TIME’s Deputy Managing Editor Radhika Jones answers your questions about how the choice is made, how editors keep it a secret and why inanimate objects are eligible+ READ ARTICLE
How long has Person of the Year been around?
It has a great origin story—or maybe more of a legend. At the end of 1927, the editors of TIME looked at the year’s covers and realized they had somehow failed to put Charles Lindbergh on the cover. He’d done his historic flight in May, but no cover. They decided they could get away with putting him on the cover months later by calling him “Man of the Year.” It was a stopgap. And here we are 87 years later. The challenge is that on one hand, we’re trying to make a decision about who best represents the news of the year. But the pick also needs to have archival value. You need the sense that it will stand the test of time. So ideally, we want our Person of the Year to be both a snapshot of where the world is and a picture of where it’s going. Someone, or in rare cases, something, that feels like a force of history.
Tell me about the ‘for better or worse’ caveat that’s often attached to Person of the Year.
The criterion is “the person or persons who most affected the news and our lives, for good or ill, and embodied what was important about the year.” A lot of news is bad news and a lot of people who make bad news are very powerful people. TIME’s editors aren’t immune to that reality. Famously, they named Hitler in 1938 and Stalin in 1939 and again in 1942. These were men who had a huge impact, not just in those years but over the entire century. It’s easy to stand by those choices, looking back. Arguably you could do a bad guy every year and be justified.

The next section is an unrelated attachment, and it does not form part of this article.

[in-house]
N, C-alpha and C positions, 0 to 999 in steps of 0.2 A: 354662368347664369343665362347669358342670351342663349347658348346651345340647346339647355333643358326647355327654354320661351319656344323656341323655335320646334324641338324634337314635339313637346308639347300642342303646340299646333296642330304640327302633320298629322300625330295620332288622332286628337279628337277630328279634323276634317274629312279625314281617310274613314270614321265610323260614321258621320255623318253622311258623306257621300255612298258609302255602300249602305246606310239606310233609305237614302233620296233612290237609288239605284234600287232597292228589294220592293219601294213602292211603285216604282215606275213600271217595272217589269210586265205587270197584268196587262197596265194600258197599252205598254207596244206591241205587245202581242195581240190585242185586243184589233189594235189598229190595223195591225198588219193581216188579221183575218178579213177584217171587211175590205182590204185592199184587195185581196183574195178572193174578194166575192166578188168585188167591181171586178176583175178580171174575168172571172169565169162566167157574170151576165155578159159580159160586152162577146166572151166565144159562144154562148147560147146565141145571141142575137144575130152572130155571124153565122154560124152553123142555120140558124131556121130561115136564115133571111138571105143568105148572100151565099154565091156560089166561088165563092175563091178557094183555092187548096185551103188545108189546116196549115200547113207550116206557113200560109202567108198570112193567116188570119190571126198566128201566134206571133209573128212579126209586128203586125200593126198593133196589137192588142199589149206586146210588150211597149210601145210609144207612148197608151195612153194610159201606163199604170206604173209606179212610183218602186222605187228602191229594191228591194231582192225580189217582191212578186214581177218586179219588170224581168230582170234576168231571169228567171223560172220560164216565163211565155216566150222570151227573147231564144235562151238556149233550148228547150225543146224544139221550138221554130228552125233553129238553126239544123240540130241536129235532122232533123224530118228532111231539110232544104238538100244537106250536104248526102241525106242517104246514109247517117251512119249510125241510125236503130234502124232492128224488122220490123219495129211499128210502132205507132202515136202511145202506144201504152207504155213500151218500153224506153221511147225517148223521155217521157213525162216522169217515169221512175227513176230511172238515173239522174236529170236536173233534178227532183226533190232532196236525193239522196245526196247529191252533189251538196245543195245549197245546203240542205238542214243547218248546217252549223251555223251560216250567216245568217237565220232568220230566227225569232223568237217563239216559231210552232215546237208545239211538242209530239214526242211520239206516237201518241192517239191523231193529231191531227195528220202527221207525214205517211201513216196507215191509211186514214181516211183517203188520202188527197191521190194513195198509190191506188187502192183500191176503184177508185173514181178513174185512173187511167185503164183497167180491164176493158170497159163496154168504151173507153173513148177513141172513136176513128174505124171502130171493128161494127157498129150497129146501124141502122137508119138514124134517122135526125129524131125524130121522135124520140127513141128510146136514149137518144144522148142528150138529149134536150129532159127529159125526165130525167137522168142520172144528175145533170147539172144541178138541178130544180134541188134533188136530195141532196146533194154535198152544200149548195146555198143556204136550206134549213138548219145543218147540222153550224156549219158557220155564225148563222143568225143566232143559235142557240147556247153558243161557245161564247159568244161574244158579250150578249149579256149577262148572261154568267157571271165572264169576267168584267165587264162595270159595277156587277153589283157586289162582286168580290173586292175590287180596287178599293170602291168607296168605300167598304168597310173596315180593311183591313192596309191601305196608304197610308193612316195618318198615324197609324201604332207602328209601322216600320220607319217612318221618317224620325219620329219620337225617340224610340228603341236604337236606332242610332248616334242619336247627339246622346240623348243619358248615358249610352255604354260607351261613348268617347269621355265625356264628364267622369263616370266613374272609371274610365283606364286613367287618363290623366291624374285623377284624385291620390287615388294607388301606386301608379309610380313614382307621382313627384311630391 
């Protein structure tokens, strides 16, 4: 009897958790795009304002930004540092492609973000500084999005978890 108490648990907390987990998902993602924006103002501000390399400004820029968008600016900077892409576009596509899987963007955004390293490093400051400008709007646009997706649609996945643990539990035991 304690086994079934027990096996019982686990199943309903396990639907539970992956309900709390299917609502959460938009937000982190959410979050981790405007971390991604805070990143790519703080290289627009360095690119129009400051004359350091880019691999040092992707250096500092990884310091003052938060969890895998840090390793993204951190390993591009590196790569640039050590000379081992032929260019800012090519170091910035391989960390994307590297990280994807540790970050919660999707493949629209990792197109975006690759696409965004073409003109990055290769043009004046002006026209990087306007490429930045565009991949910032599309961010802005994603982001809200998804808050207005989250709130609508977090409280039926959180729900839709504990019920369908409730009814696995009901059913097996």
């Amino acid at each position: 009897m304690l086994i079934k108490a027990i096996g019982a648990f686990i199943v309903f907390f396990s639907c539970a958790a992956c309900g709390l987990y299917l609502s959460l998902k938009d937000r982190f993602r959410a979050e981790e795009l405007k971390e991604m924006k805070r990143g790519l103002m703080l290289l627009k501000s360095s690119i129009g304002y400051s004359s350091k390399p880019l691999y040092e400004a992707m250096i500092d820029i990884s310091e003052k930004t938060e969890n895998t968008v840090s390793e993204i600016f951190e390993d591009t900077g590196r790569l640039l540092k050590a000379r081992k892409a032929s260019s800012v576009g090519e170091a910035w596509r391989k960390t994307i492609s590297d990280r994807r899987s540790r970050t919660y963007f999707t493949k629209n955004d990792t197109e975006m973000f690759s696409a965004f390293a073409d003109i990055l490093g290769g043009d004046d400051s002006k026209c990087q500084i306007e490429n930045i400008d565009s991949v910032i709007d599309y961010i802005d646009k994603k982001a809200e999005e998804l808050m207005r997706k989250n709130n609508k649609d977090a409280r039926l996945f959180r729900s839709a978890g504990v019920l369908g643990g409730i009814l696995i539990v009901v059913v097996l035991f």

Earth isn’t a person and neither is the personal computer. What’s the deal with these inanimate objects?
It’s a good question. What I hear anecdotally is that readers are most satisfied when the Person of the Year is a person. Sometimes it’s been a thing; sometimes it’s been a collective. In 2011, it was The Protester, a sort of representative figure. We thought long and hard about that. Could we execute it in a way that would be satisfying? Would people understand what we were trying to say? We decided that we could, and they would. I think the personal computer really stands up. Although Steve Jobs was profiled for that issue, and you could argue the editors might have been more forward-looking had they named Steve Jobs for that year, 1982.
Is that something you hear a lot? Why wasn’t Steve Jobs ever Person of the Year?
Definitely, particularly the year he died. To me the optimal year would have been 1984, when the first Mac came out. The 1984 Person of the Year was Peter Ueberroth, who ran the Summer Olympics in Los Angeles. Looking back, it’s easy to judge, but that would have been a good year for Steve.
Has the Person of the Year ever been someone who is deceased?
No. But nowhere is it written that it couldn’t be.
How secretive is the process of putting together the issue?